Long-term exposure to benzo(a)pyrene (BaP) poses a serious genotoxic threat to human beings. This in vitro study investigated the potential of inactivated Bifidobacterium animalis subsp. lactis BI-04 in alleviating the damage caused by BaP in colon epithelial cells. A concentration of BaP higher than 50 μM strongly inhibited the growth of colon epithelial cells. The colon epithelial cells were treated with 50 μM BaP in the presence or absence of inactivated strain BI-04 (~5 × 108 CFU/mL). The BaP-induced apoptosis of the colon epithelial cells was retarded in the presence of B. lactis BI-04 through activation of the PI3K/ AKT signaling pathway, and p53 gene expression was decreased. The presence of the BI-04 strain reduced the intracellular oxidative stress and DNA damage incurred in the colon epithelial cells by BaP treatment due to the enhanced expression of antioxidant enzymes and metabolism-related enzymes (CYP1A1). The data from comet assay, qRT-PCR, and western blot analysis showed that the cytotoxic effects of BaP on colon epithelial cells were largely alleviated because the bifidobacterial strain could bind to this carcinogenic compound. The in vitro study highlights that the consumption of commercial probiotic strain BI-04 might be a promising strategy to mitigate BaP cytotoxicity. Full article
(This article belongs to the Special Issue DNA Damage Response to Harmful Anthropogenic Substances)
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8 pages, 932 KiB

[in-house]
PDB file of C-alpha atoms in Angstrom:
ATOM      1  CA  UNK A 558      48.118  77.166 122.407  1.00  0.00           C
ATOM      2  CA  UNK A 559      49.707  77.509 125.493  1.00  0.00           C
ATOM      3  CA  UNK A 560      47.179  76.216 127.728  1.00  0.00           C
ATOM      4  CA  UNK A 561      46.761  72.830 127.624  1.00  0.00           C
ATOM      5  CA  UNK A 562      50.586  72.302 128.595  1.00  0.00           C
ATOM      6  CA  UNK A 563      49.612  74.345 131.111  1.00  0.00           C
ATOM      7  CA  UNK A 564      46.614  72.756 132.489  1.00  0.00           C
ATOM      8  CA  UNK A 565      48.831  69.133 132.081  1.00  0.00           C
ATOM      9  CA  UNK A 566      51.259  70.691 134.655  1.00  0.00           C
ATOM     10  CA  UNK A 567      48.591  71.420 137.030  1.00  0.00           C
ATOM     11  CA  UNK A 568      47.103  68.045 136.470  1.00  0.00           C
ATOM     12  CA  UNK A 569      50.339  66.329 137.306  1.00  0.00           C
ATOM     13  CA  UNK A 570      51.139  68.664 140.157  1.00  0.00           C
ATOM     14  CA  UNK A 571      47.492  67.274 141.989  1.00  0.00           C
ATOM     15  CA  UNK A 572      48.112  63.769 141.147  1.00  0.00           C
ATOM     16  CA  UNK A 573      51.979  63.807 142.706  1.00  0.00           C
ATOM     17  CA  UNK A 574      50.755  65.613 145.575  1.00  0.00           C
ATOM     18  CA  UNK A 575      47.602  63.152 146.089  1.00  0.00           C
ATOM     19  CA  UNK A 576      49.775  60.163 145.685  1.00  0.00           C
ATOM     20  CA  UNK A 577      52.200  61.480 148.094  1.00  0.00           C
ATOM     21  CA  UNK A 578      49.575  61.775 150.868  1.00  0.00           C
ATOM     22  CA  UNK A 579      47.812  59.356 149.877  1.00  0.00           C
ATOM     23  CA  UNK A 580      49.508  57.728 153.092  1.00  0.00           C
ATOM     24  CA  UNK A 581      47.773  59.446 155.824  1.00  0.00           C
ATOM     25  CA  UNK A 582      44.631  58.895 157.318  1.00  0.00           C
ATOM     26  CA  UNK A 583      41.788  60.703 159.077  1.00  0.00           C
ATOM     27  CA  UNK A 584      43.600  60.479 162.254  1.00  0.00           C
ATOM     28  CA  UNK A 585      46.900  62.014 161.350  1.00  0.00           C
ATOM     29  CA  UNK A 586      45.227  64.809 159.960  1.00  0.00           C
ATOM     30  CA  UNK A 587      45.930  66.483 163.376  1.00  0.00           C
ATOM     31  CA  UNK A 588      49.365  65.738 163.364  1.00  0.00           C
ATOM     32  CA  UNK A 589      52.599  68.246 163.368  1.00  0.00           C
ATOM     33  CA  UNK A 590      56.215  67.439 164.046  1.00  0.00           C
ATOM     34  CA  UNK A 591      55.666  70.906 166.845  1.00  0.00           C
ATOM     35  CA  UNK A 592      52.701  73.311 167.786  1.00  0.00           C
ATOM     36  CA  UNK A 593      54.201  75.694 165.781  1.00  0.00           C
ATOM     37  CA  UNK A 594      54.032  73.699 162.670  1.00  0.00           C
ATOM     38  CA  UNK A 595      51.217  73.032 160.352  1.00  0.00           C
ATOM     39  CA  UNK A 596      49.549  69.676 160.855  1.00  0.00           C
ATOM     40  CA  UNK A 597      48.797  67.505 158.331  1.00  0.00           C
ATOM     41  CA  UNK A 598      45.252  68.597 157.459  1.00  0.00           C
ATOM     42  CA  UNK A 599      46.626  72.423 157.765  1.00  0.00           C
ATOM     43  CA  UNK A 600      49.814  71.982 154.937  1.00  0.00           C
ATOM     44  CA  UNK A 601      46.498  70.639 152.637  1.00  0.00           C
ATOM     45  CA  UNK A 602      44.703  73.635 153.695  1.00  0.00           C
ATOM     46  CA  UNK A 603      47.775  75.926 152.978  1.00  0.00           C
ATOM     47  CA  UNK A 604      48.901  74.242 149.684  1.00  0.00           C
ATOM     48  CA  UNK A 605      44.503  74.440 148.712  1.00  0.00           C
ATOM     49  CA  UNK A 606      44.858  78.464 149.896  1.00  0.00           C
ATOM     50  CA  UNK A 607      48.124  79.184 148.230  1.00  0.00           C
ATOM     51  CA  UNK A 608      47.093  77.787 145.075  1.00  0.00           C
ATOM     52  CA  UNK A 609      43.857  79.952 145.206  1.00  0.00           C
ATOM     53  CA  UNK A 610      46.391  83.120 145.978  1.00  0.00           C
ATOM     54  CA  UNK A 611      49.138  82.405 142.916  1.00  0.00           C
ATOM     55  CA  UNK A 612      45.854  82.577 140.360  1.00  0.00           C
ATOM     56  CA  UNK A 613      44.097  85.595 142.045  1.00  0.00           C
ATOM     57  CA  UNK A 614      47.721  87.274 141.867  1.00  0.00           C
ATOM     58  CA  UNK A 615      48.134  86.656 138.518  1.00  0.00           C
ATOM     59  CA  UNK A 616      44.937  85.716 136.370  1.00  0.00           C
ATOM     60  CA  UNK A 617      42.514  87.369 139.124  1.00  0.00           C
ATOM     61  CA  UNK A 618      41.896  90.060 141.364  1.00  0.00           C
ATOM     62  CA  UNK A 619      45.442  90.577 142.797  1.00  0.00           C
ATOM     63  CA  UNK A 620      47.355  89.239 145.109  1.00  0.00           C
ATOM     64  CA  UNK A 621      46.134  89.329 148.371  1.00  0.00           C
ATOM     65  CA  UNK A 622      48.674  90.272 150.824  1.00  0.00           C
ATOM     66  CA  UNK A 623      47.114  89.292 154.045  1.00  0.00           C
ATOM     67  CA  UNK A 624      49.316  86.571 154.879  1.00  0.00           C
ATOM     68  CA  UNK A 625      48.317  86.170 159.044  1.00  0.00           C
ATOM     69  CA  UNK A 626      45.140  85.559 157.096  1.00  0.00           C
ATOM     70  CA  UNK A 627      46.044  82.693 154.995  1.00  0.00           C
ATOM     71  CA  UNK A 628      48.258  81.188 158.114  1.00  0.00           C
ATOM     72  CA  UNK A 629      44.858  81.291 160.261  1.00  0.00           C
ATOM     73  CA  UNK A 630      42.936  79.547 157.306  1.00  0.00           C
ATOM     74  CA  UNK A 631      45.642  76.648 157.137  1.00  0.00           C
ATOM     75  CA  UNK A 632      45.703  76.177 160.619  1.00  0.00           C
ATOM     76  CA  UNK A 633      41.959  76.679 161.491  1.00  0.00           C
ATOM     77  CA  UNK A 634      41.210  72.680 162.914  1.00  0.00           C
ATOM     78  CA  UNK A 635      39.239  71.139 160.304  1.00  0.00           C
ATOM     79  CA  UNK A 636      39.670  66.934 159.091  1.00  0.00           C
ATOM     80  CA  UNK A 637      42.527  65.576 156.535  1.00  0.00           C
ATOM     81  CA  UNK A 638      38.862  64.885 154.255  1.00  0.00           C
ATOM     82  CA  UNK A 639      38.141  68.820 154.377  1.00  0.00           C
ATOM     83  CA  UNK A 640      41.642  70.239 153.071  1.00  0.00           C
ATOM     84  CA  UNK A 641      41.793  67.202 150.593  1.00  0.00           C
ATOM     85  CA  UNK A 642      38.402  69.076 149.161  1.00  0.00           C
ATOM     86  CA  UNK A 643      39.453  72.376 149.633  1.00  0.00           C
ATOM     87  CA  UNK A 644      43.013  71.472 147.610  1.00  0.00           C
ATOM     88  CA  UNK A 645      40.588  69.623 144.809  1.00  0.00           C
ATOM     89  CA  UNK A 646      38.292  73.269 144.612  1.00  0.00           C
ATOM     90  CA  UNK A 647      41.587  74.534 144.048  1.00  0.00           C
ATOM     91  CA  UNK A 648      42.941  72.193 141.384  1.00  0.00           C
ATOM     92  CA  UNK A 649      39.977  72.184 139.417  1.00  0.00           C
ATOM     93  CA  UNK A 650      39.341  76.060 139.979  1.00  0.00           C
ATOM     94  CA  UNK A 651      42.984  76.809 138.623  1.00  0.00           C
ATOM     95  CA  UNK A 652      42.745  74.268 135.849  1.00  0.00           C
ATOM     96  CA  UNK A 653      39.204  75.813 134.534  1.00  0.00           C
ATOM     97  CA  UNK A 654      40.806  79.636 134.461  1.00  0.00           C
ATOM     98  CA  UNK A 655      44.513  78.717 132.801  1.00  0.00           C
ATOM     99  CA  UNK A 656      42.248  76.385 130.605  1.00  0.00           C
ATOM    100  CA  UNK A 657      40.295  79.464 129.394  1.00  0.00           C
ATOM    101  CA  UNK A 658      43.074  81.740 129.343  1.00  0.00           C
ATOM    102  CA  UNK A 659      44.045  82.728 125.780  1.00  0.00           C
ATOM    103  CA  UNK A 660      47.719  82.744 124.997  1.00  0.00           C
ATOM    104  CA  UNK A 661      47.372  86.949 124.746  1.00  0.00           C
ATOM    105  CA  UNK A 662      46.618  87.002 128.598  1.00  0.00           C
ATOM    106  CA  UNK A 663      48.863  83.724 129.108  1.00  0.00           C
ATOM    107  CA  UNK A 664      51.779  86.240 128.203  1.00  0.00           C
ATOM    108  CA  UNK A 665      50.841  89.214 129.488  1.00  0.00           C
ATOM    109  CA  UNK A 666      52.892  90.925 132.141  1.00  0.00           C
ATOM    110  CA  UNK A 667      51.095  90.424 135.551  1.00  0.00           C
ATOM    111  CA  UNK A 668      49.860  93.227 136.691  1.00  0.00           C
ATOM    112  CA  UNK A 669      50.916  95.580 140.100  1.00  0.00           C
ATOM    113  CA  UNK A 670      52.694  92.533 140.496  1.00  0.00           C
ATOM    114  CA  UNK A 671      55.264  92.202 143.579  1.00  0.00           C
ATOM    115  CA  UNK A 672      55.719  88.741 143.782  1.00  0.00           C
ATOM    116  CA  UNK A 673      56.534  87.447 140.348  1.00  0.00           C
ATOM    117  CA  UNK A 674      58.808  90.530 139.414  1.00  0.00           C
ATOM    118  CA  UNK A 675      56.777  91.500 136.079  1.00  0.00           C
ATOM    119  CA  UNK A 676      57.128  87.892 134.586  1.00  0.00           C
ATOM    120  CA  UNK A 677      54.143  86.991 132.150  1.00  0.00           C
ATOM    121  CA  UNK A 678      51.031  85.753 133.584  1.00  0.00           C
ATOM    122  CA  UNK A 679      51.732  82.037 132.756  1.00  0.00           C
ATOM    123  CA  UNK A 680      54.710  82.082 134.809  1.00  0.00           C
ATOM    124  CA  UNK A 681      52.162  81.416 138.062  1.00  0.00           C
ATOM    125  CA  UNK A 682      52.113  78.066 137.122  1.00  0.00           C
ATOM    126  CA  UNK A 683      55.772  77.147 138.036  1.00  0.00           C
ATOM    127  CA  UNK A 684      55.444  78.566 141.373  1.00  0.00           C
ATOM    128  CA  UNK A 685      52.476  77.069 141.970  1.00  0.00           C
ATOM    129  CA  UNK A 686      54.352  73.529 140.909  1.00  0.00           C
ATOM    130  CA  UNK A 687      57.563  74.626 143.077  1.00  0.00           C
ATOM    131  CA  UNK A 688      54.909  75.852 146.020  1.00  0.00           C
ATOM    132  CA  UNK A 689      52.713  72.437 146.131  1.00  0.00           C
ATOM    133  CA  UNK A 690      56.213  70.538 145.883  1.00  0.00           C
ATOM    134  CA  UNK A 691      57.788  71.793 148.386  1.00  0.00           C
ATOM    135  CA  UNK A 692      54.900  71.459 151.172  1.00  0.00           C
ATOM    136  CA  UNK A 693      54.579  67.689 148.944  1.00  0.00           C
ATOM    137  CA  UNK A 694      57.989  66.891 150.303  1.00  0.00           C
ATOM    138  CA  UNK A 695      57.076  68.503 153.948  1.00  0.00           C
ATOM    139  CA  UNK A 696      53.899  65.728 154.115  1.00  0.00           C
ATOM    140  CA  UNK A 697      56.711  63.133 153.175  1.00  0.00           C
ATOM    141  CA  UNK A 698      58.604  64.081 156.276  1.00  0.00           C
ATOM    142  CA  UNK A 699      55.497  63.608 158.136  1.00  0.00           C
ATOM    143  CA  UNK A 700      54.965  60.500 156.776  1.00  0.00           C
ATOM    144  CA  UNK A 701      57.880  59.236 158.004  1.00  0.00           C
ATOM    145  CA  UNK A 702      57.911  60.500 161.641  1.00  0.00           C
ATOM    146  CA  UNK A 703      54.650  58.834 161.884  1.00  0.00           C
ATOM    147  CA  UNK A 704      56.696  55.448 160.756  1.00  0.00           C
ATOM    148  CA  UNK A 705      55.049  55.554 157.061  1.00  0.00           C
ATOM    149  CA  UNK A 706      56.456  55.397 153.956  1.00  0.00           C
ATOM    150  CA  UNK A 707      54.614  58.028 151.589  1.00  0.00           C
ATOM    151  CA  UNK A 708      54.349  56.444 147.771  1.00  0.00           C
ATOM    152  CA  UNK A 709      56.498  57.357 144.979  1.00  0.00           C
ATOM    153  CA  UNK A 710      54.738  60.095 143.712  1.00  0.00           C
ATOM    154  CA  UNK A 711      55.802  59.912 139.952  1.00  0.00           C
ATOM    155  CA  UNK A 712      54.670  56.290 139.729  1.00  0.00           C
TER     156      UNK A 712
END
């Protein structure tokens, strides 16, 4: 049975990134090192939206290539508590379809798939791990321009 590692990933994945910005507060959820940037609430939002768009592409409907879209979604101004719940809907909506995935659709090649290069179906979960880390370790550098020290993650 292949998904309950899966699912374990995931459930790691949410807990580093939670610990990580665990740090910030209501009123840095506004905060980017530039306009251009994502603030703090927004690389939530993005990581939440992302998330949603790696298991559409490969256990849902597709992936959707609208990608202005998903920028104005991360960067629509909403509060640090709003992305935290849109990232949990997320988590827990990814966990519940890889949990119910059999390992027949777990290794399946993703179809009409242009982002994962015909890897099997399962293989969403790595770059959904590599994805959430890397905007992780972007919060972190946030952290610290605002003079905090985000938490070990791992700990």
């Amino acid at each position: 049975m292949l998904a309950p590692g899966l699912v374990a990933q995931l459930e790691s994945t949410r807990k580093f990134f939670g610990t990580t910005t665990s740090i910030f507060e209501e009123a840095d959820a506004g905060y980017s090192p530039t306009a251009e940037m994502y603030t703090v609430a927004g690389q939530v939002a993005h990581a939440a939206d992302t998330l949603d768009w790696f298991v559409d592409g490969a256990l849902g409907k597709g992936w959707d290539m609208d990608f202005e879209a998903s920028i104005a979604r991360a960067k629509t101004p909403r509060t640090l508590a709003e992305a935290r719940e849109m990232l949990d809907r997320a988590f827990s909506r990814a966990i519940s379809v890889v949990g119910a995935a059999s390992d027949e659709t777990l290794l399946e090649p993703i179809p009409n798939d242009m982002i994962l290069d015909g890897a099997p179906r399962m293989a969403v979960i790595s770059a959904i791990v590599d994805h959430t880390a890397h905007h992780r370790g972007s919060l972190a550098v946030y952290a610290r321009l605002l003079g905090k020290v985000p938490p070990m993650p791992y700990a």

Article
Environmentally Relevant Concentrations of Bisphenol A Interact with Doxorubicin Transcriptional Effects in Human Cell Lines
Toxics 2019, 7(3), 43; https://doi.org/10.3390/toxics7030043 - 29 Aug 2019
Cited by 8 | Viewed by 3618
Abstract
The worldwide production of synthetic chemicals, including endocrine disruptor chemicals (EDCs), such as Bisphenol A (BPA) has increased significantly in the last two decades. Human exposure to BPA, particularly through ingestion, is continuous and ubiquitous. Although, considered a weak environmental estrogen, BPA can [...] Read more.
The worldwide production of synthetic chemicals, including endocrine disruptor chemicals (EDCs), such as Bisphenol A (BPA) has increased significantly in the last two decades. Human exposure to BPA, particularly through ingestion, is continuous and ubiquitous. Although, considered a weak environmental estrogen, BPA can induce divergent biological responses through several signaling pathways, including carcinogenesis in hormone-responsive organs. However, and despite the continuous increase of tumor cell-resistance to therapeutic drugs, such as doxorubicin (DOX), information regarding BPA drug interactions is still scarce, although its potential role in chemo-resistance has been suggested. This study aims to assess the potential interactions between environmentally relevant levels of BPA and DOX at a therapeutic dosage on Hep-2 and MRC-5 cell lines transciptome. Transcriptional effects in key-player genes for cancer biology, namely c-fos, p21, and bcl-xl, were evaluated through qRT-PCR. The cellular response was analyzed after exposure to BPA, DOX, or co-exposure to both chemicals. Transcriptional analysis showed that BPA exposure induces upregulation of bcl-xl and endorses an antagonistic non-monotonic response on DOX transcriptional effects. Moreover, the BPA interaction with DOX on c-fos and p21 expression emphasize its cellular specificity and divergent effects. Overall, Hep-2 was more susceptible to BPA effects in a dose-dependent manner while MRC-5 transcriptional levels endorsed a non-monotonic response. Our data indicate that BPA environmental exposure may influence chemotherapy outcomes, which emphasize the urgency for a better understanding of BPA interactions with chemotherapeutic agents, in the context of risk assessment. Full article